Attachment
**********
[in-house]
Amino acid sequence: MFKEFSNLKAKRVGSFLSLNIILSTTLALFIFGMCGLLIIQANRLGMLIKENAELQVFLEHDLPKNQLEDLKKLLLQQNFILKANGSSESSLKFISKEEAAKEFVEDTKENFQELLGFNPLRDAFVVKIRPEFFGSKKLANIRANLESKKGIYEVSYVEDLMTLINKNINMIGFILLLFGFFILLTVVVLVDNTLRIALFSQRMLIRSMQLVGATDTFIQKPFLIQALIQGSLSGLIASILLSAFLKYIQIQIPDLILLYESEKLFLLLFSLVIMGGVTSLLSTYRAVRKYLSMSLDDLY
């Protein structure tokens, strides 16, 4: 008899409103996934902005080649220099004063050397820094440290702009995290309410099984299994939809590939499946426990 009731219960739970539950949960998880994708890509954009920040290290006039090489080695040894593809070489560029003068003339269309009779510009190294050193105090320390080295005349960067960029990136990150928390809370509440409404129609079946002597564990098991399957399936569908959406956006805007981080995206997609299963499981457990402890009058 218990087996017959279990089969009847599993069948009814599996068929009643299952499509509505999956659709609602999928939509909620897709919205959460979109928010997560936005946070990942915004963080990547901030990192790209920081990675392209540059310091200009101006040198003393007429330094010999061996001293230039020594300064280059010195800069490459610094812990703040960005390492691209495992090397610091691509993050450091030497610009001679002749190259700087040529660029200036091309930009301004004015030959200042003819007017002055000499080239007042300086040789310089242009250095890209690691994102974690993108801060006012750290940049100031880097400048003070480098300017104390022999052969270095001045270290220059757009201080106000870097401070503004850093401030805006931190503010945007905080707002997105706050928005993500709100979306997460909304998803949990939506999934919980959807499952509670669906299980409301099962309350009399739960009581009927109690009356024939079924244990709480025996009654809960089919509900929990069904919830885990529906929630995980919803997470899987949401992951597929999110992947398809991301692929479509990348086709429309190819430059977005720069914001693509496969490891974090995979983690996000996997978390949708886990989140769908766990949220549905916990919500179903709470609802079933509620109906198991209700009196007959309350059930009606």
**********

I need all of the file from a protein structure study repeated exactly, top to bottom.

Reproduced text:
[in-house]
Amino acid sequence: MFKEFSNLKAKRVGSFLSLNIILSTTLALFIFGMCGLLIIQANRLGMLIKENAELQVFLEHDLPKNQLEDLKKLLLQQNFILKANGSSESSLKFISKEEAAKEFVEDTKENFQELLGFNPLRDAFVVKIRPEFFGSKKLANIRANLESKKGIYEVSYVEDLMTLINKNINMIGFILLLFGFFILLTVVVLVDNTLRIALFSQRMLIRSMQLVGATDTFIQKPFLIQALIQGSLSGLIASILLSAFLKYIQIQIPDLILLYESEKLFLLLFSLVIMGGVTSLLSTYRAVRKYLSMSLDDLY
């Protein structure tokens, strides 16, 4: 008899409103996934902005080649220099004063050397820094440290702009995290309410099984299994939809590939499946426990 009731219960739970539950949960998880994708890509954009920040290290006039090489080695040894593809070489560029003068003339269309009779510009190294050193105090320390080295005349960067960029990136990150928390809370509440409404129609079946002597564990098991399957399936569908959406956006805007981080995206997609299963499981457990402890009058 218990087996017959279990089969009847599993069948009814599996068929009643299952499509509505999956659709609602999928939509909620897709919205959460979109928010997560936005946070990942915004963080990547901030990192790209920081990675392209540059310091200009101006040198003393007429330094010999061996001293230039020594300064280059010195800069490459610094812990703040960005390492691209495992090397610091691509993050450091030497610009001679002749190259700087040529660029200036091309930009301004004015030959200042003819007017002055000499080239007042300086040789310089242009250095890209690691994102974690993108801060006012750290940049100031880097400048003070480098300017104390022999052969270095001045270290220059757009201080106000870097401070503004850093401030805006931190503010945007905080707002997105706050928005993500709100979306997460909304998803949990939506999934919980959807499952509670669906299980409301099962309350009399739960009581009927109690009356024939079924244990709480025996009654809960089919509900929990069904919830885990529906929630995980919803997470899987949401992951597929999110992947398809991301692929479509990348086709429309190819430059977005720069914001693509496969490891974090995979983690996000996997978390949708886990989140769908766990949220549905916990919500179903709470609802079933509620109906198991209700009196007959309350059930009606």